The Indian subcontinent is known for its diverse culture and age old traditions which are still intact and alive as ever. Every country has a mark of its own that puts it on the world map; for India, it’s her traditions.
One major element of all the traditional and cultural nuances is, the festivals of a country. And, being a secular state, India celebrates a plenty of festivals around the year.
If you have planned a trip to volunteer in India in 2019 (better make it now, if you haven’t yet), you will have the opportunity to get close to the core traditions of the country. And while you are at it, here are a few of the most top rated and revered festivals in India that you may find highly intriguing and are a must to witness.
Celebrated to mark the homecoming of Lord Ram after 14 years of exile, the festival of Diwali is one of the most important festivals in the country. The entire nation celebrates this festival by firing crackers and decorating their houses with clay lamps, candles, and various other lightening. It is an aristocratic view to witness any city in India during Diwali; especially at night.
Whenever you read about India being a colorful country, it is most likely that the author has witnessed the Indian festival of Holi. To mark the arrival of spring and the victory of good over evil, the nation has its own colorful way of celebrating. It is an open-for-all color carnival during the festival of Holi, where people apply different colors to each other, share sweets, dance, sing, and have a gala time.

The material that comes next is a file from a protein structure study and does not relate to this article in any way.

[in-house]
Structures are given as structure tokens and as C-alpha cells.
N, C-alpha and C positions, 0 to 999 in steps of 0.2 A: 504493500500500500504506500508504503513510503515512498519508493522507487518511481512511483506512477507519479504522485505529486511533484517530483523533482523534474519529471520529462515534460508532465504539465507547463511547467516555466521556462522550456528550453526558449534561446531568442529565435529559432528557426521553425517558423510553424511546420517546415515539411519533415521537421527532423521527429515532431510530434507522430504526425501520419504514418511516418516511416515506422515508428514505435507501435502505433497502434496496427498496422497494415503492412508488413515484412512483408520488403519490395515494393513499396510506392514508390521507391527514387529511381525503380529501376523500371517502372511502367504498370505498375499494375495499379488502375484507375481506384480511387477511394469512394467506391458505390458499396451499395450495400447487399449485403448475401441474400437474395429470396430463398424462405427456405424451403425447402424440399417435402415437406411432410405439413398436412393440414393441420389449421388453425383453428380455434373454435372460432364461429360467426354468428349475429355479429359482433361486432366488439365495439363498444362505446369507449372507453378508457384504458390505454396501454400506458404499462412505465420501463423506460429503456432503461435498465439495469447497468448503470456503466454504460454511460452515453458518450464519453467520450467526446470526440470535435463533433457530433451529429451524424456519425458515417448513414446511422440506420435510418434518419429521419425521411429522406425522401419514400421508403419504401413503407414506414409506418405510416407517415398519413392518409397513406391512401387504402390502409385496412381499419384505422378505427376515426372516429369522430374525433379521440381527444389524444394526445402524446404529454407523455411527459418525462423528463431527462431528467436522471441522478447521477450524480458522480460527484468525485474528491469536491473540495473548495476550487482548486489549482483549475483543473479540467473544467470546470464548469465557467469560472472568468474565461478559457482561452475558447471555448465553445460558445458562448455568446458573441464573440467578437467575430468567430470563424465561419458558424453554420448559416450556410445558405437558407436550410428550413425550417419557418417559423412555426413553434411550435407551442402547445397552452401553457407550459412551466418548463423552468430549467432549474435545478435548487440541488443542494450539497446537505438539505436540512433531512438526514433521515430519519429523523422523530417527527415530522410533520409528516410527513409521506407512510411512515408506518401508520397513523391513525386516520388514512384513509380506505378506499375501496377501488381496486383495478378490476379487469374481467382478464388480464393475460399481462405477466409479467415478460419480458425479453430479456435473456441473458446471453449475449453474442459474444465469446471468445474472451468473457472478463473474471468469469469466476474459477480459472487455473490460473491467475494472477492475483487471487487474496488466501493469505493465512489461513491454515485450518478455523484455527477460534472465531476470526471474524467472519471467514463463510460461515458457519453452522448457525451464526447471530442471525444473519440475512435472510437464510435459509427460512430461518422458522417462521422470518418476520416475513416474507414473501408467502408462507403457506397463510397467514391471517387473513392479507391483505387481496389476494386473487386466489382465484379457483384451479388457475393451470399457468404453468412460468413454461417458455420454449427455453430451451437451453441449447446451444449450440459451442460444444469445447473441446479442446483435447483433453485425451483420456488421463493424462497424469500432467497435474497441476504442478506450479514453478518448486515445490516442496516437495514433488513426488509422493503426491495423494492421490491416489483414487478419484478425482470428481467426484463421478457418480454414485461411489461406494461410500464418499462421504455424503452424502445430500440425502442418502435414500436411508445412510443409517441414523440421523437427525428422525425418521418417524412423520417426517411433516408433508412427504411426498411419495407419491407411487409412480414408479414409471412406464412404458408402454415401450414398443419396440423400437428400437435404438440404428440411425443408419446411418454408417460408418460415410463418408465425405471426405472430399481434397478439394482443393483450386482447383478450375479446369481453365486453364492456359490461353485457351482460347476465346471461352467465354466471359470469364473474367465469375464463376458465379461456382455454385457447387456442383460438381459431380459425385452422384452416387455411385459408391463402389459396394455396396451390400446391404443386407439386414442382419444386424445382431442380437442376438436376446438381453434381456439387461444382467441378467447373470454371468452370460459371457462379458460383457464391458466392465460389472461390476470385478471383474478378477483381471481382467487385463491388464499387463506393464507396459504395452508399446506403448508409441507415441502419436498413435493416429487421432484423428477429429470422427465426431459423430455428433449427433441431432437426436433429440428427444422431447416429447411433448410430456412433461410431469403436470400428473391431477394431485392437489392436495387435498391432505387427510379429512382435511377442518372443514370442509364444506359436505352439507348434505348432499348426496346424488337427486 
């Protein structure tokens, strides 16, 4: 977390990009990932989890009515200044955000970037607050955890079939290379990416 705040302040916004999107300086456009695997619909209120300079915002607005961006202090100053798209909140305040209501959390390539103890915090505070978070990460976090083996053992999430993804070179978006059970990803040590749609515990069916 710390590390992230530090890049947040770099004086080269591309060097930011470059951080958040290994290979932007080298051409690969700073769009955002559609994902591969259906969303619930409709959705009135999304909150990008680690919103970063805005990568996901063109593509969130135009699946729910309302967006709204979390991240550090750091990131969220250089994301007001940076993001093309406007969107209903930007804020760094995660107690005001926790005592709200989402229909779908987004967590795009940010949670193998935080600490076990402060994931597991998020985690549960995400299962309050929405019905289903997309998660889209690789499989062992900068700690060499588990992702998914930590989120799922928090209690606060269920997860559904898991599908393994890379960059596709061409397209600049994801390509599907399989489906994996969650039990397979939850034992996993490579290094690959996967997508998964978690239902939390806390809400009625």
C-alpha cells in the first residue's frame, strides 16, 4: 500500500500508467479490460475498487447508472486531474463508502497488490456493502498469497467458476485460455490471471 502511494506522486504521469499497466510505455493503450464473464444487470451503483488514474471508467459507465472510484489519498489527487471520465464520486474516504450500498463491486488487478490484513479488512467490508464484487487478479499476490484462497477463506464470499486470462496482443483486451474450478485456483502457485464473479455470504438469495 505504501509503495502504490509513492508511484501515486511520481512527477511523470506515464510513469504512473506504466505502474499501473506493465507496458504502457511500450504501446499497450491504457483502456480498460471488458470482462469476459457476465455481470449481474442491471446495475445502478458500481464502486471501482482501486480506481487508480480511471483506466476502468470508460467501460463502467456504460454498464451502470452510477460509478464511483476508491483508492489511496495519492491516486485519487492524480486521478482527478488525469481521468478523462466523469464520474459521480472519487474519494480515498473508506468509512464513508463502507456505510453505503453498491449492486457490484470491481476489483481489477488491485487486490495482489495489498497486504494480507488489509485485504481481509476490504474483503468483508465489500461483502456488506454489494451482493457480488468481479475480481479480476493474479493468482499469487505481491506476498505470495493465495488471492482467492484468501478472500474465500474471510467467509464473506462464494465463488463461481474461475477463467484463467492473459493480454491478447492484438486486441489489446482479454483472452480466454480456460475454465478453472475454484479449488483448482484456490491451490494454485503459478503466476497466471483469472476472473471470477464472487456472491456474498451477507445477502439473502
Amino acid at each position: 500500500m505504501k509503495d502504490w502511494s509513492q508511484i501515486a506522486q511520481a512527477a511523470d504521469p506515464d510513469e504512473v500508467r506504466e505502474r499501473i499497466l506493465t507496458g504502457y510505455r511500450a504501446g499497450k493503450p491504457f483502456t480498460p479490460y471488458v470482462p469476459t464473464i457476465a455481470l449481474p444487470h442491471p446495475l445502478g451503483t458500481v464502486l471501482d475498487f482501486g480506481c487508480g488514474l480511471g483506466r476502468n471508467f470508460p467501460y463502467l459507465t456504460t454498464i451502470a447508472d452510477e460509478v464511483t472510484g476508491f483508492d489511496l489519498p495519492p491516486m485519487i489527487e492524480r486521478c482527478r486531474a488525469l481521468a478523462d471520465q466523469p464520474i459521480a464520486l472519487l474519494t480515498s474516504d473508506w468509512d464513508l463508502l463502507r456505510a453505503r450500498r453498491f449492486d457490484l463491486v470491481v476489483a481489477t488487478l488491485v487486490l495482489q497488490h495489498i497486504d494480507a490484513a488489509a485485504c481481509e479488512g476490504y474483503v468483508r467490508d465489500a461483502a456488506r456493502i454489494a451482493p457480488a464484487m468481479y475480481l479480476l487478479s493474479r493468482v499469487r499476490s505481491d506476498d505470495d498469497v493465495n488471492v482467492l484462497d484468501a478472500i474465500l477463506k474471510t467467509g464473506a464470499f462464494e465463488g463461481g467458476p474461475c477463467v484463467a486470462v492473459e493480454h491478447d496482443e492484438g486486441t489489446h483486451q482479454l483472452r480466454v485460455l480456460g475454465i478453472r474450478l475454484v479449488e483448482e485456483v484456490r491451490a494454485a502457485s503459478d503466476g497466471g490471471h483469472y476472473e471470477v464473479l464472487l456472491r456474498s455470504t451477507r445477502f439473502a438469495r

‘Nav’ means nine, and ‘ratri’ means night; festival of nine nights. This traditional festival is celebrated over the period of nine continuous days to worship nine different forms of goddess Durga. The tenth day (known as Dusshera) is marked as the celebration of victory of Lord Ram over evil king Ravana, where in an effigy of Ravana is burnt down. The eastern part of India celebrates Navratri as ‘Durga Puja’.
4. Eid al-Fitr
A highly revered and important festivals for the Muslims, Eid is another festival that is celebrated on a large scale in the country. Muslims all over the country say their prayers in the mosque and celebrate with sharing sweets and hugging each other.
Lohri is a festival celebrated by the Sikh community of India during the month of January. There are several different theories behind its origin, however, it is considered to be the day of celebrating the winter solstice. The best of Lohri can be experienced in the northern parts of the country; especially in Punjab.
6. Maha Shivratri
The festival of Maha Shivratri is celebrated mostly in the northern and western parts of the country to mark the occasion of Lord Shiva’s wedding. Devotees keep fasts for the entire day, gather in temples to show reverence, and sing prayers. It is a great view of traditional celebration in the country.
7. Ganesh Chaturthi
Ganesh Chaturthi is a Hindu festival celebrated to mark the birth of Lord Ganesh, the younger son of Lord Shiva. Similar to the festival of Navratri, Ganesh Chaturthi lasts for 10 long days where in people install effigies of Ganesh in their homes and worship every day for all 10 days. The 11th day, people carry the effigies to submit them into oceans and rivers, which is a huge rally; akin to a carnival.
Festivals in India are a true reflection of its grandeur and history. Volunteering India offers some really interesting projects in India throughout the year, which leaves no space for missing out on attending a festival in India. If not one, you can always witness the second. Speak to our advisers at [email protected] to more program details or any other query, and book your spot today.